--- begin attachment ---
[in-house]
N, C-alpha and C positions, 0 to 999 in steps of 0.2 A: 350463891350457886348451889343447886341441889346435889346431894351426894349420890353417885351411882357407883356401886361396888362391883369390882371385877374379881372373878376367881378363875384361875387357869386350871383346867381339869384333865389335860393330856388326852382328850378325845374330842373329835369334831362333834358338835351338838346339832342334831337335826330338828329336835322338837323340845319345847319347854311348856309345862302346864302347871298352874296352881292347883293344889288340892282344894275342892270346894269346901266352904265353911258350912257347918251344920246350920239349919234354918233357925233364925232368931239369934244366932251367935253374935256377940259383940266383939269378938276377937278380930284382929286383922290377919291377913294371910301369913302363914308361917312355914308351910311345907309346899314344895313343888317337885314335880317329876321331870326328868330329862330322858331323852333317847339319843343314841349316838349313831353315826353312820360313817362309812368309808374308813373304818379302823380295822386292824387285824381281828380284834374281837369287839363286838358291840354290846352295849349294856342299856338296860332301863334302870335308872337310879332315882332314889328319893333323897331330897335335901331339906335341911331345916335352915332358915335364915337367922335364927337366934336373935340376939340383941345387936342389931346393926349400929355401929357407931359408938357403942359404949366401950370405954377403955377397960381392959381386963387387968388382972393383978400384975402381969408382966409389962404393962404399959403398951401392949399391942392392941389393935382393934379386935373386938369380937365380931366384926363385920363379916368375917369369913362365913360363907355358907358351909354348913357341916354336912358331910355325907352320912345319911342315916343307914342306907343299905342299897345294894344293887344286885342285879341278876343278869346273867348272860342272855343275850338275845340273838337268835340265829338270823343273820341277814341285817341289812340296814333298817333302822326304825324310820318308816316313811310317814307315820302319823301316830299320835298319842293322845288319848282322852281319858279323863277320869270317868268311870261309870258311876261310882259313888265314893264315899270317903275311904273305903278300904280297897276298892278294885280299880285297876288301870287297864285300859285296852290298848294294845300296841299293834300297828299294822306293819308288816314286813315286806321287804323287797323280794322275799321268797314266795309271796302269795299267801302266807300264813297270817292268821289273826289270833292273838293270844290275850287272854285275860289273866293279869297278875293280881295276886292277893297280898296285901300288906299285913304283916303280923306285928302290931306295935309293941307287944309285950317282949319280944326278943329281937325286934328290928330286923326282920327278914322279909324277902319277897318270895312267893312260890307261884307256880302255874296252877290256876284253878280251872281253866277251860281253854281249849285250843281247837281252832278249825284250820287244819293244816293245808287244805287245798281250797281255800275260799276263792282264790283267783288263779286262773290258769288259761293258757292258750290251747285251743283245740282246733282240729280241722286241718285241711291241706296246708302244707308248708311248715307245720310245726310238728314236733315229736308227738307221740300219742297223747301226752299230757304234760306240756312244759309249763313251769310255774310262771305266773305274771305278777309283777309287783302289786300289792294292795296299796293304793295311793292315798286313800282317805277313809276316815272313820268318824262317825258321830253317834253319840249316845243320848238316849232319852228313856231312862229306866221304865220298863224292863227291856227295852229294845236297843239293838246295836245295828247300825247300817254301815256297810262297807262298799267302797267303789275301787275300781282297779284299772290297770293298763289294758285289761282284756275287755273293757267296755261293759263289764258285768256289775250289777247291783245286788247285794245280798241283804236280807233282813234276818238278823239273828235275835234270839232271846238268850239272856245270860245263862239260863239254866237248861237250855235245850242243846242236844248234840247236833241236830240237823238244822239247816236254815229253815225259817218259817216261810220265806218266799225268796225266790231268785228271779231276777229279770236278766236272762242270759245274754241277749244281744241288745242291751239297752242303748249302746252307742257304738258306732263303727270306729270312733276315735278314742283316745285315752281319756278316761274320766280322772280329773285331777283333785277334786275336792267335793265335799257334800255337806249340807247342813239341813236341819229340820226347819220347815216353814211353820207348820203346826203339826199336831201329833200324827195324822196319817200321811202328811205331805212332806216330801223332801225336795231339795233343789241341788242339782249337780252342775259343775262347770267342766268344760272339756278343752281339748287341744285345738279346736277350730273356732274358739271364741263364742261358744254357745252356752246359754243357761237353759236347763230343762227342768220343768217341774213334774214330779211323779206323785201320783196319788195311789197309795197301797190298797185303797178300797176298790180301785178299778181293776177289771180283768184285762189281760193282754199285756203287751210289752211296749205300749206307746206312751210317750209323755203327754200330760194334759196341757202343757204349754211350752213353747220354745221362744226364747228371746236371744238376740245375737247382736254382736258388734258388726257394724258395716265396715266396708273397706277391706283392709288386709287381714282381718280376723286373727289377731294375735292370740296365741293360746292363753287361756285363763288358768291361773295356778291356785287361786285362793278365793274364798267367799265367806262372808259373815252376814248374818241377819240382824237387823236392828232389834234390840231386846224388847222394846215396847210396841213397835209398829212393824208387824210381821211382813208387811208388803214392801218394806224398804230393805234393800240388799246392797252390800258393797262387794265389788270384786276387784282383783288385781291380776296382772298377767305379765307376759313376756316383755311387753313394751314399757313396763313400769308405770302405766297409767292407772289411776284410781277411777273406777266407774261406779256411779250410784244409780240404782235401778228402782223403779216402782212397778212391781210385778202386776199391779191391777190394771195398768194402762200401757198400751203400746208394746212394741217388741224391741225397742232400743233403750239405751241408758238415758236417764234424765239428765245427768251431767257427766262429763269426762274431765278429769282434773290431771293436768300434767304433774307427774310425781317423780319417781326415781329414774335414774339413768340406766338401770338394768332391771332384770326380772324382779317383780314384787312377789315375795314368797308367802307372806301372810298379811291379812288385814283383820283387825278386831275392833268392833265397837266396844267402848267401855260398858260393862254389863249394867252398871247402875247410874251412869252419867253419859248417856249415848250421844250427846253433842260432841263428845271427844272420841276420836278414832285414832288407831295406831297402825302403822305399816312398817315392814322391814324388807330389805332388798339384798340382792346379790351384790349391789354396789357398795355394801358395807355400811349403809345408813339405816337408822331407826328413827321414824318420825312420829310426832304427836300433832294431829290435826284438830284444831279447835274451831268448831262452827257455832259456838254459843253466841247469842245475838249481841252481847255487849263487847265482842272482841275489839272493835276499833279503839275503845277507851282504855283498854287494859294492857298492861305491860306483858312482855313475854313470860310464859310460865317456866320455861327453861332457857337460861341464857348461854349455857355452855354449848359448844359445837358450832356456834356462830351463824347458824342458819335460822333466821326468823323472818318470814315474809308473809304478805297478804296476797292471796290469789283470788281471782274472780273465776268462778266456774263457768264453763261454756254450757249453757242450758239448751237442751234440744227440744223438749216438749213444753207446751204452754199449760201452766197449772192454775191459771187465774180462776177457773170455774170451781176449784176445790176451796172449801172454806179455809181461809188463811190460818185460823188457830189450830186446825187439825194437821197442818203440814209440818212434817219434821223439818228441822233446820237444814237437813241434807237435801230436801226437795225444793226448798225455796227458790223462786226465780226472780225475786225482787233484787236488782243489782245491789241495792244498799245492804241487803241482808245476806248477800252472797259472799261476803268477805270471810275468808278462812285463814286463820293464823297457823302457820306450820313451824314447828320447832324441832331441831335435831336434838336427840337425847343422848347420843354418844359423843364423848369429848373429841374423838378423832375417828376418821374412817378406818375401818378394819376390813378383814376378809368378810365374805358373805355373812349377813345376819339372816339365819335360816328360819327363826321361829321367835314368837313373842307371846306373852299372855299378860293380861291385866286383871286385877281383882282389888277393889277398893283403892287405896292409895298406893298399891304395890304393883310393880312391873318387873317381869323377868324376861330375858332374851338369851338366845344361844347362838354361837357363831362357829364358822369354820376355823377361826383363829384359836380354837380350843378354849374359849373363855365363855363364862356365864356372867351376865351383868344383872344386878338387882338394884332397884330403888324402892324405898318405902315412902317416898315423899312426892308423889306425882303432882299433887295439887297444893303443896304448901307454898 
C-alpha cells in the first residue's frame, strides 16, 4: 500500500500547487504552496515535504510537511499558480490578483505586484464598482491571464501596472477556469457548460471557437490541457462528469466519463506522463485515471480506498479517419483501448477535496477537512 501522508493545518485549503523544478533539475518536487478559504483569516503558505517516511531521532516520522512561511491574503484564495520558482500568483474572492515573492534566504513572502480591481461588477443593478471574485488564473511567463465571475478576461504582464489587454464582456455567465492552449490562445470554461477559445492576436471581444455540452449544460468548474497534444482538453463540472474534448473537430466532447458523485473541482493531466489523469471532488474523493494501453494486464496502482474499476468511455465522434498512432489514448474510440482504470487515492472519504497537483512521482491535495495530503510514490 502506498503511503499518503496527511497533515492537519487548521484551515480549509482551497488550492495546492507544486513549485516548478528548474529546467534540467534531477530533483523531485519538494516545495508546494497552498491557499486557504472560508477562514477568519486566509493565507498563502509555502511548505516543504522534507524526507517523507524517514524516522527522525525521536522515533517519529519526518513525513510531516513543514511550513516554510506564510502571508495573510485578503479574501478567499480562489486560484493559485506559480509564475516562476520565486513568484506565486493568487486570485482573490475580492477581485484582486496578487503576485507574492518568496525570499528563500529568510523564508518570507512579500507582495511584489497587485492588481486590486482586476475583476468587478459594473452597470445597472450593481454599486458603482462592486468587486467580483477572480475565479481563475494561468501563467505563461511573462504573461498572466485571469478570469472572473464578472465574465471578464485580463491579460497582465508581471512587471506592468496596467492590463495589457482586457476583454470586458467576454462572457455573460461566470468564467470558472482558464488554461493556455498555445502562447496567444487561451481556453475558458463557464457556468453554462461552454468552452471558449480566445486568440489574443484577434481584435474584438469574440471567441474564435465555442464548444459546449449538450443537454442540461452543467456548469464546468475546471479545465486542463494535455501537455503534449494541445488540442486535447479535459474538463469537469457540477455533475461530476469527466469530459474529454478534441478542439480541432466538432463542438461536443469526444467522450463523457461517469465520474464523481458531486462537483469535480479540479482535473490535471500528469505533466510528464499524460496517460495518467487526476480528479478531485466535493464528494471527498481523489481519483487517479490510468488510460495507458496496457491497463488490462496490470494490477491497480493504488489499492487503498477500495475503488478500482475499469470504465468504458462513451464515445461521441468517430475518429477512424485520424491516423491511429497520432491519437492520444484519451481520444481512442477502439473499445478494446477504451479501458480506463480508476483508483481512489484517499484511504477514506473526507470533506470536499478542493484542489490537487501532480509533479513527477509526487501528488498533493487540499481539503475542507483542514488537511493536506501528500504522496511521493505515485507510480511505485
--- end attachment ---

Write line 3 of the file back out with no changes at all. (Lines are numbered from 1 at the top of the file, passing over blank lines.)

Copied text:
C-alpha cells in the first residue's frame, strides 16, 4: 500500500500547487504552496515535504510537511499558480490578483505586484464598482491571464501596472477556469457548460471557437490541457462528469466519463506522463485515471480506498479517419483501448477535496477537512 501522508493545518485549503523544478533539475518536487478559504483569516503558505517516511531521532516520522512561511491574503484564495520558482500568483474572492515573492534566504513572502480591481461588477443593478471574485488564473511567463465571475478576461504582464489587454464582456455567465492552449490562445470554461477559445492576436471581444455540452449544460468548474497534444482538453463540472474534448473537430466532447458523485473541482493531466489523469471532488474523493494501453494486464496502482474499476468511455465522434498512432489514448474510440482504470487515492472519504497537483512521482491535495495530503510514490 502506498503511503499518503496527511497533515492537519487548521484551515480549509482551497488550492495546492507544486513549485516548478528548474529546467534540467534531477530533483523531485519538494516545495508546494497552498491557499486557504472560508477562514477568519486566509493565507498563502509555502511548505516543504522534507524526507517523507524517514524516522527522525525521536522515533517519529519526518513525513510531516513543514511550513516554510506564510502571508495573510485578503479574501478567499480562489486560484493559485506559480509564475516562476520565486513568484506565486493568487486570485482573490475580492477581485484582486496578487503576485507574492518568496525570499528563500529568510523564508518570507512579500507582495511584489497587485492588481486590486482586476475583476468587478459594473452597470445597472450593481454599486458603482462592486468587486467580483477572480475565479481563475494561468501563467505563461511573462504573461498572466485571469478570469472572473464578472465574465471578464485580463491579460497582465508581471512587471506592468496596467492590463495589457482586457476583454470586458467576454462572457455573460461566470468564467470558472482558464488554461493556455498555445502562447496567444487561451481556453475558458463557464457556468453554462461552454468552452471558449480566445486568440489574443484577434481584435474584438469574440471567441474564435465555442464548444459546449449538450443537454442540461452543467456548469464546468475546471479545465486542463494535455501537455503534449494541445488540442486535447479535459474538463469537469457540477455533475461530476469527466469530459474529454478534441478542439480541432466538432463542438461536443469526444467522450463523457461517469465520474464523481458531486462537483469535480479540479482535473490535471500528469505533466510528464499524460496517460495518467487526476480528479478531485466535493464528494471527498481523489481519483487517479490510468488510460495507458496496457491497463488490462496490470494490477491497480493504488489499492487503498477500495475503488478500482475499469470504465468504458462513451464515445461521441468517430475518429477512424485520424491516423491511429497520432491519437492520444484519451481520444481512442477502439473499445478494446477504451479501458480506463480508476483508483481512489484517499484511504477514506473526507470533506470536499478542493484542489490537487501532480509533479513527477509526487501528488498533493487540499481539503475542507483542514488537511493536506501528500504522496511521493505515485507510480511505485